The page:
Working from home. A mere month ago coveted by many office dwellers looking for more flexibility and a level of concentration that a crowded open-plan office can hardly provide. So, here we are, collectively granted that much desired freedom, yet findinging it strangely challenging and difficult to get used to.
Admittedly, voluntarily choosing to work from home and having it imposed on you amidst a pretty worrying global pandemic are two very different things. But given that this is our reality for the time being, we’re taking a close look at some of the most common challenges and offering easy and creative ways to work around them (together with a selection of our favourite tools and apps to help you along the way).
Here’s what we’ll discuss:
Challenge 1: Staying productive
The main reason we struggle to concentrate and stay productive while working from home is that we’re missing the structure imposed on us externally when we work from an office.
How many mornings did you wake up wishing to smash your alarm clock and keep snoozing under the fluffy comfort of your sheets? Likely, many. But how often did you actually follow through? Hopefully, you didn’t. You know you can’t because you’d have to explain yourself if you didn’t show up at the office.
Having to take the bus, get to the office on time, prepare for a client meeting at 10am, finish by 5pm so you can make it to your yoga class at 6pm… This is the structure keeping your day in shape and marking the rhythm. When you work in an office, this structure is imposed on your day by others. In a way, this is what we complain about when we say we’d like more freedom. But freedom comes with responsibilities, and one of them is the responsibility of creating your own structure for the day when you work from home, and diligently following through.
You still get the flexibility, but the flexibility lies in being able to create a structure that works for you. So take a few days to experiment with different set-ups, learn when you’re most productive, and then come up with a formula that gets the job done and keeps you happy.
Here’s what you can try:
Have a designated work space
Not everyone is blessed with a spacious flat and a separate study room, we know that. But choosing your work spot and sticking to it will greatly help you be more productive. Even if it’s a temporary set-up on your kitchen table that you clear up at the end of the work day, the main principle is the same: make the space dedicated to work and work alone while you’re supposed to be working.
Our minds seek clarity and structure, and knowing the purpose of the space we’re using makes it easier for the mind to stay focused on the task at hand. Ever read how you shouldn’t have a TV in the bedroom if you want to get a good-night’s sleep? Well, the same principle’s at play.
Plan your week ahead of time
This is a big one. Not everyone is naturally inclined towards planning and organisation, but giving it a go will do wonders for your productivity, whether you work from home or the office.
You’ve been there: too many things to do, everything seems both urgent and important, and you don’t know where to start. So you spend a good chunk of your morning just staring at your screen, aimlessly clicking through the dozens of tabs open in your overcrowded browser. Before you know it, it’s time for a coffee break and you haven’t made any actual progress yet.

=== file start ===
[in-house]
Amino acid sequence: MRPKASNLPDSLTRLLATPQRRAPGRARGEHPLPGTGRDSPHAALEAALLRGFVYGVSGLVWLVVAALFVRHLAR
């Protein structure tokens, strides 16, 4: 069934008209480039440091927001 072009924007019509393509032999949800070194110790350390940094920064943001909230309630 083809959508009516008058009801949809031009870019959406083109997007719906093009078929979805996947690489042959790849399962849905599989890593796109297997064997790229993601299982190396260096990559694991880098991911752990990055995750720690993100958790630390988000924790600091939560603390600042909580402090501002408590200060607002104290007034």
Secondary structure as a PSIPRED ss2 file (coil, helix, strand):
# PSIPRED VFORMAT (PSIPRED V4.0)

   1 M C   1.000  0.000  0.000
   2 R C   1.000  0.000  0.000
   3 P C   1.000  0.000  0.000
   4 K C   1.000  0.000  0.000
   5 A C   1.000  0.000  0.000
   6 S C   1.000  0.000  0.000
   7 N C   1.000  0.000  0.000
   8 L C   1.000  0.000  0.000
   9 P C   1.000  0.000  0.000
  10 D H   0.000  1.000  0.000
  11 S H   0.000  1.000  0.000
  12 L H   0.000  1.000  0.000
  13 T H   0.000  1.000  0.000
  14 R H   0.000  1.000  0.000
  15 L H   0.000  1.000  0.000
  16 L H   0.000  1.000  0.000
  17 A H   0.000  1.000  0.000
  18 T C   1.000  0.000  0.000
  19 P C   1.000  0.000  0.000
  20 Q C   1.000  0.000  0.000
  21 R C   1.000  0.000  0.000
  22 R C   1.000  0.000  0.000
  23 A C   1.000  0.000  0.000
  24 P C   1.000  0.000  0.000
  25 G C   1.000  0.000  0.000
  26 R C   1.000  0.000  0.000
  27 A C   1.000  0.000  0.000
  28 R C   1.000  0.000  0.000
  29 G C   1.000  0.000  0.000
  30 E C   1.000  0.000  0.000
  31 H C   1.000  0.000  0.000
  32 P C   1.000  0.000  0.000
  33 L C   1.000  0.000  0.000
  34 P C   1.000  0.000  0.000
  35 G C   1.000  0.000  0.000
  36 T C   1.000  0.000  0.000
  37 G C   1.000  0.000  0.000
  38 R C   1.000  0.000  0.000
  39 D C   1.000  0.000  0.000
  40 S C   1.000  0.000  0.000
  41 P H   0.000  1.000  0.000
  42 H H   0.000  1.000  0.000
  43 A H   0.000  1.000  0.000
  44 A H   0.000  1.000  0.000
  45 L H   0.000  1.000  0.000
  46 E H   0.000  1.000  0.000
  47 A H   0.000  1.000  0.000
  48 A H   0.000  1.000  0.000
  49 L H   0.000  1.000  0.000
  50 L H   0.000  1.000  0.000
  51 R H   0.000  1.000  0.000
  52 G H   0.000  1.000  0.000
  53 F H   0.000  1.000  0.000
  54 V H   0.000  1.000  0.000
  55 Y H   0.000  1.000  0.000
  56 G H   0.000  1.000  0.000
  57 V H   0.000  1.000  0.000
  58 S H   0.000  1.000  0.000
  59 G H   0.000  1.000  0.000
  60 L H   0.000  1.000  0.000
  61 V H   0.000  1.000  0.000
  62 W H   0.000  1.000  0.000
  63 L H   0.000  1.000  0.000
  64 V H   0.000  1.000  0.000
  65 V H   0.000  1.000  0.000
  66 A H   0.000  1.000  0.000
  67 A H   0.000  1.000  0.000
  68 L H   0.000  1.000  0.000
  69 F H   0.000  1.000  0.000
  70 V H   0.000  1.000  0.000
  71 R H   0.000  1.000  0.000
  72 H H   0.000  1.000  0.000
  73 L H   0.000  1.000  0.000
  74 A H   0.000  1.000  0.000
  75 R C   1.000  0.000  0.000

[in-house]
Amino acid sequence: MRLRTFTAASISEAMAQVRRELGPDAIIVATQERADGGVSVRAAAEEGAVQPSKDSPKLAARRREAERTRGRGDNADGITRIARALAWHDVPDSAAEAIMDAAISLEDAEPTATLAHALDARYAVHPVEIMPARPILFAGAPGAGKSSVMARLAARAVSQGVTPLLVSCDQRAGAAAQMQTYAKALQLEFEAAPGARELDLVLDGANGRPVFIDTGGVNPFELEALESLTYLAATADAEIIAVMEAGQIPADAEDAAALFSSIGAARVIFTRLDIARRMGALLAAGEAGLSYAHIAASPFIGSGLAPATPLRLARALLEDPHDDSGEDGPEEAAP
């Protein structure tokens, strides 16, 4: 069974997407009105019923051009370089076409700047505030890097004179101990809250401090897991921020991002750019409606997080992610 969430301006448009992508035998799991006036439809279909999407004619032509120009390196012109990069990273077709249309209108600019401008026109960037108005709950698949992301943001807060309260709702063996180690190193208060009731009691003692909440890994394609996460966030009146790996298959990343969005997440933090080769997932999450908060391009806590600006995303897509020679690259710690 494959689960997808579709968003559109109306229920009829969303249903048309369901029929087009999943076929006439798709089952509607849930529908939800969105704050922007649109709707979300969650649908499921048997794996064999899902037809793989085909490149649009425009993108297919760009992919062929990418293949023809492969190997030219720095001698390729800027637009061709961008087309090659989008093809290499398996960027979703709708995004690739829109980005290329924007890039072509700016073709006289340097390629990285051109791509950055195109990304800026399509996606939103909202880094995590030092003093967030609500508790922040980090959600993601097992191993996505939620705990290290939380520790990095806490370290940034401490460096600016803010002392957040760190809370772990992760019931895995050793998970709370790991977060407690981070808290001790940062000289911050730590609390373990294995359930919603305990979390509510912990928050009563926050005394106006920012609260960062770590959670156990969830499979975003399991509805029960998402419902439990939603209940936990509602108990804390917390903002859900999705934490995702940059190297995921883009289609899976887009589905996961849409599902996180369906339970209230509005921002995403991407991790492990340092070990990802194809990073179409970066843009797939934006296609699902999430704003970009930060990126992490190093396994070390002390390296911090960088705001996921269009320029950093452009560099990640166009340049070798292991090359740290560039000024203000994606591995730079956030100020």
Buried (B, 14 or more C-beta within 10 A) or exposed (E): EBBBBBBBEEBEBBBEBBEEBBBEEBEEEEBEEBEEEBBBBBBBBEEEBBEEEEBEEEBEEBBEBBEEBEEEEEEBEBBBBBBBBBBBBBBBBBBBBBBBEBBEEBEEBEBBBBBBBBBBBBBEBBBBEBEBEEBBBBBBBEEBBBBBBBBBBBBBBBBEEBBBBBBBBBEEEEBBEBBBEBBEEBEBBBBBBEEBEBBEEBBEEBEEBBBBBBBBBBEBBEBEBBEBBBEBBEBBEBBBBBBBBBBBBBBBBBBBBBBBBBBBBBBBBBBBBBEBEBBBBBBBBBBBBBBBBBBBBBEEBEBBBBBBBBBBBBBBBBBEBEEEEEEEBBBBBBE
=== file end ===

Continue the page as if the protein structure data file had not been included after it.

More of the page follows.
Sounds pretty bleak, but the good news is that investing 30 minutes on a Friday afternoon in planning the following week is a pretty good way to beat procrastination. A few quick tips for planning beginners:
- Start with defining your top three goals for the week;
- Make sure that the tasks you choose to perform help you achieve those goals;
- Block time in your calendar for each of the tasks – this is important!
- Dedicate the first few hours of the day to the tasks that bring you most value;
- Leave some wiggle room for unexpected requests or delays in schedule beyond your control.
If you want to become better at effectively managing your time, I highly recommend this fantastic course, offered on Linkedin Learning and taught by the knowledgeable and unexpectedly hilarious Chris Croft.
Leave work at work
One common side-effect of working from home is the blurring of boundaries between your work and your personal time. In a standard work setting, it’s easier to leave the work behind the closed doors of the office once you leave for the day. When your life and your work share the same space, your mind finds it more difficult to make this separation. According to a study by the Chartered Institute of Personnel and Development, over 30% of people who work remotely find it hard to disconnect from work in their free time.
But being able to do so will help you be more productive while you’re actually working. Similarly to keeping your workspace dedicated to work alone, make it easy for your mind to know whether it’s time for work or for play. The better you are at “free-timing”, the more energy you’ll have the next day to tackle new work assignments. A few simple things that can help:
- Don’t install any work-related apps on your phone, or at least mute the notifications when you’re not working. This goes for chat, email, Google Drive, all of it.
- Make plans with other people so you have somewhere to be at a dedicated time, even if it’s a virtual meetup.
- Come up with work hours that work for you and stick to them. Behaving as if you had the entire day to finish that project will inevitably cause the work to spill into your personal time and likely cause burnout in the long run.
Staying productive: Our favourite tools
Challenge 2: Feeling isolated and lonely
A sense of isolation and loneliness is consistently cited as one of the main challenges of working from home. How big of an issue this is going to be for you depends largely on your personality type, though even the most reclusive of introverts end up missing human contact if they neglect to nurture their relationships (take it from one).